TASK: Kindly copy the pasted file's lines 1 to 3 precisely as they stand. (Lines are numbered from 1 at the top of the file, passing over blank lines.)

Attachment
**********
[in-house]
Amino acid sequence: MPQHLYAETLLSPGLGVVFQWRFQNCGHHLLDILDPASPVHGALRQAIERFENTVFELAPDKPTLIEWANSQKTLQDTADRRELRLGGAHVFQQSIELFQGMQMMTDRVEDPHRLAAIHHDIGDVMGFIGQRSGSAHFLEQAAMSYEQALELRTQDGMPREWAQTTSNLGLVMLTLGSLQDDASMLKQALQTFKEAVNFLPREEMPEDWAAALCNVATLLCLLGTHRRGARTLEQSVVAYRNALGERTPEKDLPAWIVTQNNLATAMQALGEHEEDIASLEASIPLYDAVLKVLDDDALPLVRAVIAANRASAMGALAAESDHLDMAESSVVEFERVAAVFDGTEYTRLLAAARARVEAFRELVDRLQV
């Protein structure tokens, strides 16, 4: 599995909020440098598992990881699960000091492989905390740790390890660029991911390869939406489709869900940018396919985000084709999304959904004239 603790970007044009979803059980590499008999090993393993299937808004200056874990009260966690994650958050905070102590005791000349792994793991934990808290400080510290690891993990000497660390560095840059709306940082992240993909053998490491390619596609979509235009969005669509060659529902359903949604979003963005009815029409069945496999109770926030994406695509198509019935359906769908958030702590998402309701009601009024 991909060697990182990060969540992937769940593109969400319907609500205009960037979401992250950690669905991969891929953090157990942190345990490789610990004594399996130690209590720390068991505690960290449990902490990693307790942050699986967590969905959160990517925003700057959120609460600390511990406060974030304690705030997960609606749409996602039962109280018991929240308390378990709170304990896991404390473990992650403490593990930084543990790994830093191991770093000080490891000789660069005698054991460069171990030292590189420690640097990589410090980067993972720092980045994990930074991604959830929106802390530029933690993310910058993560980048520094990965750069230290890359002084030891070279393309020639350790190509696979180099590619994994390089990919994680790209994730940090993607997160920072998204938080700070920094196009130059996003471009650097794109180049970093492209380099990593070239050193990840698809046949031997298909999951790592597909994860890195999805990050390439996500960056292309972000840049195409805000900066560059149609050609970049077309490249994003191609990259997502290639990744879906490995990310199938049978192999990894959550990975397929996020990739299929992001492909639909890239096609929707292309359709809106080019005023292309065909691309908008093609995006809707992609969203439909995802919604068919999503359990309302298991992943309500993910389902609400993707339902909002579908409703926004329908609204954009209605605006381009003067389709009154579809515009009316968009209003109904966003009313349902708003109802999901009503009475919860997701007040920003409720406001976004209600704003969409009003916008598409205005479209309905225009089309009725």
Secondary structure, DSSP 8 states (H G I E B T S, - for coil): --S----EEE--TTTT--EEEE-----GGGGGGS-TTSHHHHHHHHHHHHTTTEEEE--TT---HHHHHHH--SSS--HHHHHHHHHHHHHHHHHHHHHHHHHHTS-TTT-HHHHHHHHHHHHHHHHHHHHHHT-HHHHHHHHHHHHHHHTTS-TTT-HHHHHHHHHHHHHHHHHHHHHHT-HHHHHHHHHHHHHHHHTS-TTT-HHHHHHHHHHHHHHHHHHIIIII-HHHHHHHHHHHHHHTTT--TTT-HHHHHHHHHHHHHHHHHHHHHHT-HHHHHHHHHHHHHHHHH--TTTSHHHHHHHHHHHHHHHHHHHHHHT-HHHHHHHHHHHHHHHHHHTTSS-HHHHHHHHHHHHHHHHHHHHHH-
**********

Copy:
[in-house]
Amino acid sequence: MPQHLYAETLLSPGLGVVFQWRFQNCGHHLLDILDPASPVHGALRQAIERFENTVFELAPDKPTLIEWANSQKTLQDTADRRELRLGGAHVFQQSIELFQGMQMMTDRVEDPHRLAAIHHDIGDVMGFIGQRSGSAHFLEQAAMSYEQALELRTQDGMPREWAQTTSNLGLVMLTLGSLQDDASMLKQALQTFKEAVNFLPREEMPEDWAAALCNVATLLCLLGTHRRGARTLEQSVVAYRNALGERTPEKDLPAWIVTQNNLATAMQALGEHEEDIASLEASIPLYDAVLKVLDDDALPLVRAVIAANRASAMGALAAESDHLDMAESSVVEFERVAAVFDGTEYTRLLAAARARVEAFRELVDRLQV
């Protein structure tokens, strides 16, 4: 599995909020440098598992990881699960000091492989905390740790390890660029991911390869939406489709869900940018396919985000084709999304959904004239 603790970007044009979803059980590499008999090993393993299937808004200056874990009260966690994650958050905070102590005791000349792994793991934990808290400080510290690891993990000497660390560095840059709306940082992240993909053998490491390619596609979509235009969005669509060659529902359903949604979003963005009815029409069945496999109770926030994406695509198509019935359906769908958030702590998402309701009601009024 991909060697990182990060969540992937769940593109969400319907609500205009960037979401992250950690669905991969891929953090157990942190345990490789610990004594399996130690209590720390068991505690960290449990902490990693307790942050699986967590969905959160990517925003700057959120609460600390511990406060974030304690705030997960609606749409996602039962109280018991929240308390378990709170304990896991404390473990992650403490593990930084543990790994830093191991770093000080490891000789660069005698054991460069171990030292590189420690640097990589410090980067993972720092980045994990930074991604959830929106802390530029933690993310910058993560980048520094990965750069230290890359002084030891070279393309020639350790190509696979180099590619994994390089990919994680790209994730940090993607997160920072998204938080700070920094196009130059996003471009650097794109180049970093492209380099990593070239050193990840698809046949031997298909999951790592597909994860890195999805990050390439996500960056292309972000840049195409805000900066560059149609050609970049077309490249994003191609990259997502290639990744879906490995990310199938049978192999990894959550990975397929996020990739299929992001492909639909890239096609929707292309359709809106080019005023292309065909691309908008093609995006809707992609969203439909995802919604068919999503359990309302298991992943309500993910389902609400993707339902909002579908409703926004329908609204954009209605605006381009003067389709009154579809515009009316968009209003109904966003009313349902708003109802999901009503009475919860997701007040920003409720406001976004209600704003969409009003916008598409205005479209309905225009089309009725």